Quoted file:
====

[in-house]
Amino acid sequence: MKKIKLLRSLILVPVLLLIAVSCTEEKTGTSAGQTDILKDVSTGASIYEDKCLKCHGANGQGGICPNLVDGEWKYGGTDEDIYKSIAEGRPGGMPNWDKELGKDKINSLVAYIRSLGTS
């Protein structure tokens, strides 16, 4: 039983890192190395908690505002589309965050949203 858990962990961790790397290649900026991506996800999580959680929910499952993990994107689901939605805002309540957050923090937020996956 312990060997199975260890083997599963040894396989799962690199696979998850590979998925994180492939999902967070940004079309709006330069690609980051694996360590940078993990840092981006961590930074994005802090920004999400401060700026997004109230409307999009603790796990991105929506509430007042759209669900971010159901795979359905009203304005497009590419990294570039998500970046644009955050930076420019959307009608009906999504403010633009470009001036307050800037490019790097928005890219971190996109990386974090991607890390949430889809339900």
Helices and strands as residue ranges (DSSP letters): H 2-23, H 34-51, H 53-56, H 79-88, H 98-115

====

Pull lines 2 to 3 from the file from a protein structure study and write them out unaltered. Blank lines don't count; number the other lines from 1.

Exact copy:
Amino acid sequence: MKKIKLLRSLILVPVLLLIAVSCTEEKTGTSAGQTDILKDVSTGASIYEDKCLKCHGANGQGGICPNLVDGEWKYGGTDEDIYKSIAEGRPGGMPNWDKELGKDKINSLVAYIRSLGTS
């Protein structure tokens, strides 16, 4: 039983890192190395908690505002589309965050949203 858990962990961790790397290649900026991506996800999580959680929910499952993990994107689901939605805002309540957050923090937020996956 312990060997199975260890083997599963040894396989799962690199696979998850590979998925994180492939999902967070940004079309709006330069690609980051694996360590940078993990840092981006961590930074994005802090920004999400401060700026997004109230409307999009603790796990991105929506509430007042759209669900971010159901795979359905009203304005497009590419990294570039998500970046644009955050930076420019959307009608009906999504403010633009470009001036307050800037490019790097928005890219971190996109990386974090991607890390949430889809339900």